"The conduct of defendant intentionally created a hazardous area designated for public swimming. In so acting, defendant willfully disregarded the safety of the guests of Cullaby Lake County Park using the swimming area. Because of these intentional acts, a situation was created whereby plaintiff sustained the injuries described in Paragraph VI of his First Count."
Defendant's demurrer was based on the allegation that the complaint failed to state a cause of action because defendant was immune from liability under ORS 105.655 et seq. These statutes limit the liability of possessors of land for injury to persons using the land for recreational purposes.
ORS 105.665 provides:
"(1) An owner of land owes no duty of care to keep the land safe for entry or use by others for any recreational purpose or to give any warning of a dangerous condition, use, structure or activity on the land to persons entering thereon for any such purpose.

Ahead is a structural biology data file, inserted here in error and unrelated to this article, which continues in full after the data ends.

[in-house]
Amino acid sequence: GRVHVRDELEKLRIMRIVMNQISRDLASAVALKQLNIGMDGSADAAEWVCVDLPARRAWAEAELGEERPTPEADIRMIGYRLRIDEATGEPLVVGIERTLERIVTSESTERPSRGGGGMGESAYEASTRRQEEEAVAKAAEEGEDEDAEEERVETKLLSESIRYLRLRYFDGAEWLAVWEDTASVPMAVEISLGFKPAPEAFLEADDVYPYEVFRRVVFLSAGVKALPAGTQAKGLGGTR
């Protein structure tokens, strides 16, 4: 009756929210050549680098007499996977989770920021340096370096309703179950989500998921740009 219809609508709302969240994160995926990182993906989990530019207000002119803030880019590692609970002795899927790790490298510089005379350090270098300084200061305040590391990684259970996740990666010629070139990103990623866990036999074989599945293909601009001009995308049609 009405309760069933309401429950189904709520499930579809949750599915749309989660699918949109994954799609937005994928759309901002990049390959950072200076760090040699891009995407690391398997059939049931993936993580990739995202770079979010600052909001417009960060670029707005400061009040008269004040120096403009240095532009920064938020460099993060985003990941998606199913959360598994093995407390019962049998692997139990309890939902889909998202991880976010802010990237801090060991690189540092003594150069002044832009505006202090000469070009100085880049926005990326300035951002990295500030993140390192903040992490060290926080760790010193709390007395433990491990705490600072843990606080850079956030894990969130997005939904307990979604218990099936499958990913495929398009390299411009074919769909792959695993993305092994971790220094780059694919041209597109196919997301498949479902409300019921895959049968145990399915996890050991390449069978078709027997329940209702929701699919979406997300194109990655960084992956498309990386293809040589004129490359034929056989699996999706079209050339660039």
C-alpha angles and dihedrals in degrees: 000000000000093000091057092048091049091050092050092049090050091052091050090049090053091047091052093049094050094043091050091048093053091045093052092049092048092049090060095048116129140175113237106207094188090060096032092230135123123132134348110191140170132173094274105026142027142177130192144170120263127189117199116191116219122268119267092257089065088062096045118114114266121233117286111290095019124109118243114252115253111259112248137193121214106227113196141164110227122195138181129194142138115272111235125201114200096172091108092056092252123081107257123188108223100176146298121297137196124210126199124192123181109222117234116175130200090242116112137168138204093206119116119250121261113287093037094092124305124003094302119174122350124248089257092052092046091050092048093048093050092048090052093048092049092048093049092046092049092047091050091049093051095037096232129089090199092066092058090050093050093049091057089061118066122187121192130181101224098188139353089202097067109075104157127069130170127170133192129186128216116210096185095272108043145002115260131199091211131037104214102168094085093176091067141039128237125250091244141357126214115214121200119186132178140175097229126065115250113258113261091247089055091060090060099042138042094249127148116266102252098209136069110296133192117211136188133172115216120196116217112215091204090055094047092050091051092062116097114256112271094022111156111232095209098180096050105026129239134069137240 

"(2) An owner of land who either directly or indirectly invites or permits any person to use his land for any recreational purpose without charge does not thereby:
"(a) Extend any assurance that the land is safe for any purpose;
"(b) Confer upon such person the legal status of an invitee or licensee to whom a duty of care is owed; or
"(c) Assume responsibility for or incur liability for any injury, death or loss to any person or property caused by an act or omission of that person."
"Nothing in ORS 105.655 to 105.680 limits in any way any liability of an owner of land which may otherwise exist:
"(1) For his reckless failure to guard or warn against a dangerous condition, use, structure or activity on the land; * * *" (Emphasis supplied.)
This statute provides for the retention of liability of landowners for reckless behavior. The question then is whether Count II of plaintiff's complaint, as set forth in n 1, is sufficient to state a cause of action for recklessness. The second count of the complaint characterizes defendant's actions as intentional. Those terms which describe behavior which gives rise to greater liability than negligence are often used interchangeably. In Falls v. Mortensen, 207 Or. 130, 295 P.2d 182 (1956), the Supreme Court quoted with approval the following definition of wilful, wanton, or reckless behavior from 38 Am Jur 855, Negligence, § 178.